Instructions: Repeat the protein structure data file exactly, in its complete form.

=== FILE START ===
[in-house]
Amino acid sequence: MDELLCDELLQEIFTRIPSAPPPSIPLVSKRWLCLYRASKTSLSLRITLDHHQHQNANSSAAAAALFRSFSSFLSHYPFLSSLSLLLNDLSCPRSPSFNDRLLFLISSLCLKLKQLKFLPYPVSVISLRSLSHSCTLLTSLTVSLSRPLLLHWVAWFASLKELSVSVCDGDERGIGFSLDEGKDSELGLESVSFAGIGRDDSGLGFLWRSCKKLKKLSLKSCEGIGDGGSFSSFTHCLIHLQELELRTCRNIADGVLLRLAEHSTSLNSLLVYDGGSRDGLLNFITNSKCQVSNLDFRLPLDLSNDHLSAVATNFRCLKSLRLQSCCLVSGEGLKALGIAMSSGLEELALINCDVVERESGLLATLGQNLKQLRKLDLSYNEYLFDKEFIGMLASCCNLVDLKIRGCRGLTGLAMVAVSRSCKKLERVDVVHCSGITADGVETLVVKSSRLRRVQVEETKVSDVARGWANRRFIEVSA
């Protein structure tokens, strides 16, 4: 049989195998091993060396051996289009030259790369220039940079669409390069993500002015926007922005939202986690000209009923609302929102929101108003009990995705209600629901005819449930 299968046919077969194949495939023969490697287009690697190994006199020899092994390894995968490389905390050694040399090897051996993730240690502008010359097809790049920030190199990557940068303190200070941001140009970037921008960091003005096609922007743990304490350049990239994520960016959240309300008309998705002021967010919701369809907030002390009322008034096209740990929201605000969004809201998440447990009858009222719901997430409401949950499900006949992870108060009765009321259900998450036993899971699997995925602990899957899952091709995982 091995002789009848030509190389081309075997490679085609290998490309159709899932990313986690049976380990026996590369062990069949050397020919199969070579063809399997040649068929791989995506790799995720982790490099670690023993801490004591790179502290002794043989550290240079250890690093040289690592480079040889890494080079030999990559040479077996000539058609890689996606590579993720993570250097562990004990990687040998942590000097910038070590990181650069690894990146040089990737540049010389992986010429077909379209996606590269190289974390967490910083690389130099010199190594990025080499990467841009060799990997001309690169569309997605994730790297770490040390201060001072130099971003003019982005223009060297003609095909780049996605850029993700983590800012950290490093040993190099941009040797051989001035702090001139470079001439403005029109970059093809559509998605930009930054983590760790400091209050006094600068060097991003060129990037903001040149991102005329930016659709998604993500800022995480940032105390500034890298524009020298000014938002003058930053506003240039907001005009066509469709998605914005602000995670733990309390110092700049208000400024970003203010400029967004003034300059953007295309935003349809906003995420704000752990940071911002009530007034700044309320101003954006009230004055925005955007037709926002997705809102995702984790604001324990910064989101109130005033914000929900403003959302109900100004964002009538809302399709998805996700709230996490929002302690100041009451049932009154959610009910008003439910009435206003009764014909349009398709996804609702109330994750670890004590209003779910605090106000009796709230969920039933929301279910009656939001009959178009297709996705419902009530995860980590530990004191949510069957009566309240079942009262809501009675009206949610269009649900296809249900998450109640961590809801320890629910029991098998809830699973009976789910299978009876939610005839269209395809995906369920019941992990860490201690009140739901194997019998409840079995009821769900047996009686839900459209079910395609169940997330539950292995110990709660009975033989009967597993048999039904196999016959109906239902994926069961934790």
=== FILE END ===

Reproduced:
[in-house]
Amino acid sequence: MDELLCDELLQEIFTRIPSAPPPSIPLVSKRWLCLYRASKTSLSLRITLDHHQHQNANSSAAAAALFRSFSSFLSHYPFLSSLSLLLNDLSCPRSPSFNDRLLFLISSLCLKLKQLKFLPYPVSVISLRSLSHSCTLLTSLTVSLSRPLLLHWVAWFASLKELSVSVCDGDERGIGFSLDEGKDSELGLESVSFAGIGRDDSGLGFLWRSCKKLKKLSLKSCEGIGDGGSFSSFTHCLIHLQELELRTCRNIADGVLLRLAEHSTSLNSLLVYDGGSRDGLLNFITNSKCQVSNLDFRLPLDLSNDHLSAVATNFRCLKSLRLQSCCLVSGEGLKALGIAMSSGLEELALINCDVVERESGLLATLGQNLKQLRKLDLSYNEYLFDKEFIGMLASCCNLVDLKIRGCRGLTGLAMVAVSRSCKKLERVDVVHCSGITADGVETLVVKSSRLRRVQVEETKVSDVARGWANRRFIEVSA
């Protein structure tokens, strides 16, 4: 049989195998091993060396051996289009030259790369220039940079669409390069993500002015926007922005939202986690000209009923609302929102929101108003009990995705209600629901005819449930 299968046919077969194949495939023969490697287009690697190994006199020899092994390894995968490389905390050694040399090897051996993730240690502008010359097809790049920030190199990557940068303190200070941001140009970037921008960091003005096609922007743990304490350049990239994520960016959240309300008309998705002021967010919701369809907030002390009322008034096209740990929201605000969004809201998440447990009858009222719901997430409401949950499900006949992870108060009765009321259900998450036993899971699997995925602990899957899952091709995982 091995002789009848030509190389081309075997490679085609290998490309159709899932990313986690049976380990026996590369062990069949050397020919199969070579063809399997040649068929791989995506790799995720982790490099670690023993801490004591790179502290002794043989550290240079250890690093040289690592480079040889890494080079030999990559040479077996000539058609890689996606590579993720993570250097562990004990990687040998942590000097910038070590990181650069690894990146040089990737540049010389992986010429077909379209996606590269190289974390967490910083690389130099010199190594990025080499990467841009060799990997001309690169569309997605994730790297770490040390201060001072130099971003003019982005223009060297003609095909780049996605850029993700983590800012950290490093040993190099941009040797051989001035702090001139470079001439403005029109970059093809559509998605930009930054983590760790400091209050006094600068060097991003060129990037903001040149991102005329930016659709998604993500800022995480940032105390500034890298524009020298000014938002003058930053506003240039907001005009066509469709998605914005602000995670733990309390110092700049208000400024970003203010400029967004003034300059953007295309935003349809906003995420704000752990940071911002009530007034700044309320101003954006009230004055925005955007037709926002997705809102995702984790604001324990910064989101109130005033914000929900403003959302109900100004964002009538809302399709998805996700709230996490929002302690100041009451049932009154959610009910008003439910009435206003009764014909349009398709996804609702109330994750670890004590209003779910605090106000009796709230969920039933929301279910009656939001009959178009297709996705419902009530995860980590530990004191949510069957009566309240079942009262809501009675009206949610269009649900296809249900998450109640961590809801320890629910029991098998809830699973009976789910299978009876939610005839269209395809995906369920019941992990860490201690009140739901194997019998409840079995009821769900047996009686839900459209079910395609169940997330539950292995110990709660009975033989009967597993048999039904196999016959109906239902994926069961934790």